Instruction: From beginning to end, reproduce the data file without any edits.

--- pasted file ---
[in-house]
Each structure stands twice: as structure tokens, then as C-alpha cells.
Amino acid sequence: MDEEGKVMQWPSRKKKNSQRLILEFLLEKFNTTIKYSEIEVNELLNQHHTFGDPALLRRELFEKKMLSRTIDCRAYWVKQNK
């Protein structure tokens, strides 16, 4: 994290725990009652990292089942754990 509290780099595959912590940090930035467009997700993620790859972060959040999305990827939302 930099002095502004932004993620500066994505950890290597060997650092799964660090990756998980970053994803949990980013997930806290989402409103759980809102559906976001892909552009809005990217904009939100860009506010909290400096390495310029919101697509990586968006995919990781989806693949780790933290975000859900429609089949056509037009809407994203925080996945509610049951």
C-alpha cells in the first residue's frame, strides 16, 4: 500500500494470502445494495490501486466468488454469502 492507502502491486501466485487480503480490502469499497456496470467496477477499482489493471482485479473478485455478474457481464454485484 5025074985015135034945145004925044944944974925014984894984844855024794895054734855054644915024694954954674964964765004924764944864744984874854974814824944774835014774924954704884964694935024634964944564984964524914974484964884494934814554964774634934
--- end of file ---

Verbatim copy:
[in-house]
Each structure stands twice: as structure tokens, then as C-alpha cells.
Amino acid sequence: MDEEGKVMQWPSRKKKNSQRLILEFLLEKFNTTIKYSEIEVNELLNQHHTFGDPALLRRELFEKKMLSRTIDCRAYWVKQNK
């Protein structure tokens, strides 16, 4: 994290725990009652990292089942754990 509290780099595959912590940090930035467009997700993620790859972060959040999305990827939302 930099002095502004932004993620500066994505950890290597060997650092799964660090990756998980970053994803949990980013997930806290989402409103759980809102559906976001892909552009809005990217904009939100860009506010909290400096390495310029919101697509990586968006995919990781989806693949780790933290975000859900429609089949056509037009809407994203925080996945509610049951």
C-alpha cells in the first residue's frame, strides 16, 4: 500500500494470502445494495490501486466468488454469502 492507502502491486501466485487480503480490502469499497456496470467496477477499482489493471482485479473478485455478474457481464454485484 5025074985015135034945145004925044944944974925014984894984844855024794895054734855054644915024694954954674964964765004924764944864744984874854974814824944774835014774924954704884964694935024634964944564984964524914974484964884494934814554964774634934